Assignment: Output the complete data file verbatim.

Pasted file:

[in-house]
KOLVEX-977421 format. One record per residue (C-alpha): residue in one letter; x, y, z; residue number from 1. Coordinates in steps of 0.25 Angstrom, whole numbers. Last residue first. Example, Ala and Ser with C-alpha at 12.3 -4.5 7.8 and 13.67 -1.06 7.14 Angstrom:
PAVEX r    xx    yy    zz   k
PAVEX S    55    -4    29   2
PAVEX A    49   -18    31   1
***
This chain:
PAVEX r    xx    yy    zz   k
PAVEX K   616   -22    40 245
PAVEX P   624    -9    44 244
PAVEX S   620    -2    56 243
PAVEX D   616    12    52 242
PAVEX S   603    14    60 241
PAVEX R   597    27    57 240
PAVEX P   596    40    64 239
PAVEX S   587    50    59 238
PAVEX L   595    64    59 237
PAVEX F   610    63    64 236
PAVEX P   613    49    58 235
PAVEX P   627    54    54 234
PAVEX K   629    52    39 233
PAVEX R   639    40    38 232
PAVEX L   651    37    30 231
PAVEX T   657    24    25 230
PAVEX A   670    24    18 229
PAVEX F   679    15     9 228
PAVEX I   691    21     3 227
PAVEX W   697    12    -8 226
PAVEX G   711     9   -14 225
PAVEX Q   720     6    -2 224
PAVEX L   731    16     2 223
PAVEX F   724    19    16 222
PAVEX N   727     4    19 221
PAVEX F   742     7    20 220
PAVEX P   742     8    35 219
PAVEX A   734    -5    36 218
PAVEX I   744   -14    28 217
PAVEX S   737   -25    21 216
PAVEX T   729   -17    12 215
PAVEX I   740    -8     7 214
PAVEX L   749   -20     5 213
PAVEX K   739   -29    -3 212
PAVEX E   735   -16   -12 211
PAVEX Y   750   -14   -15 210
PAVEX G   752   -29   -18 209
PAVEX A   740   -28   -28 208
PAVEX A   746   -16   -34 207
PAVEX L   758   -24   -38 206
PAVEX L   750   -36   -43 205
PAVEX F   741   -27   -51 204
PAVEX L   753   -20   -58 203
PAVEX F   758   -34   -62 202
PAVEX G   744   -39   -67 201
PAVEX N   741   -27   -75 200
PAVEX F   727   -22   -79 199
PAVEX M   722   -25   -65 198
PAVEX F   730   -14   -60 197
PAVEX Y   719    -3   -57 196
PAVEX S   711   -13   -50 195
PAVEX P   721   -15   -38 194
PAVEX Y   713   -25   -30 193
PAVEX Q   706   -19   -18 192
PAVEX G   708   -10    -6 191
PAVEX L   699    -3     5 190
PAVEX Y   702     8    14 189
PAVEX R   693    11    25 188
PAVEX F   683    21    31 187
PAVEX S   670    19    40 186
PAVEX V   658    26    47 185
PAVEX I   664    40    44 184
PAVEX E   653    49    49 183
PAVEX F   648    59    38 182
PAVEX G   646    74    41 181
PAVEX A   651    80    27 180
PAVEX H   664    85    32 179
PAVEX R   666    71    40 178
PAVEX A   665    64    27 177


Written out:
[in-house]
KOLVEX-977421 format. One record per residue (C-alpha): residue in one letter; x, y, z; residue number from 1. Coordinates in steps of 0.25 Angstrom, whole numbers. Last residue first. Example, Ala and Ser with C-alpha at 12.3 -4.5 7.8 and 13.67 -1.06 7.14 Angstrom:
PAVEX r    xx    yy    zz   k
PAVEX S    55    -4    29   2
PAVEX A    49   -18    31   1
***
This chain:
PAVEX r    xx    yy    zz   k
PAVEX K   616   -22    40 245
PAVEX P   624    -9    44 244
PAVEX S   620    -2    56 243
PAVEX D   616    12    52 242
PAVEX S   603    14    60 241
PAVEX R   597    27    57 240
PAVEX P   596    40    64 239
PAVEX S   587    50    59 238
PAVEX L   595    64    59 237
PAVEX F   610    63    64 236
PAVEX P   613    49    58 235
PAVEX P   627    54    54 234
PAVEX K   629    52    39 233
PAVEX R   639    40    38 232
PAVEX L   651    37    30 231
PAVEX T   657    24    25 230
PAVEX A   670    24    18 229
PAVEX F   679    15     9 228
PAVEX I   691    21     3 227
PAVEX W   697    12    -8 226
PAVEX G   711     9   -14 225
PAVEX Q   720     6    -2 224
PAVEX L   731    16     2 223
PAVEX F   724    19    16 222
PAVEX N   727     4    19 221
PAVEX F   742     7    20 220
PAVEX P   742     8    35 219
PAVEX A   734    -5    36 218
PAVEX I   744   -14    28 217
PAVEX S   737   -25    21 216
PAVEX T   729   -17    12 215
PAVEX I   740    -8     7 214
PAVEX L   749   -20     5 213
PAVEX K   739   -29    -3 212
PAVEX E   735   -16   -12 211
PAVEX Y   750   -14   -15 210
PAVEX G   752   -29   -18 209
PAVEX A   740   -28   -28 208
PAVEX A   746   -16   -34 207
PAVEX L   758   -24   -38 206
PAVEX L   750   -36   -43 205
PAVEX F   741   -27   -51 204
PAVEX L   753   -20   -58 203
PAVEX F   758   -34   -62 202
PAVEX G   744   -39   -67 201
PAVEX N   741   -27   -75 200
PAVEX F   727   -22   -79 199
PAVEX M   722   -25   -65 198
PAVEX F   730   -14   -60 197
PAVEX Y   719    -3   -57 196
PAVEX S   711   -13   -50 195
PAVEX P   721   -15   -38 194
PAVEX Y   713   -25   -30 193
PAVEX Q   706   -19   -18 192
PAVEX G   708   -10    -6 191
PAVEX L   699    -3     5 190
PAVEX Y   702     8    14 189
PAVEX R   693    11    25 188
PAVEX F   683    21    31 187
PAVEX S   670    19    40 186
PAVEX V   658    26    47 185
PAVEX I   664    40    44 184
PAVEX E   653    49    49 183
PAVEX F   648    59    38 182
PAVEX G   646    74    41 181
PAVEX A   651    80    27 180
PAVEX H   664    85    32 179
PAVEX R   666    71    40 178
PAVEX A   665    64    27 177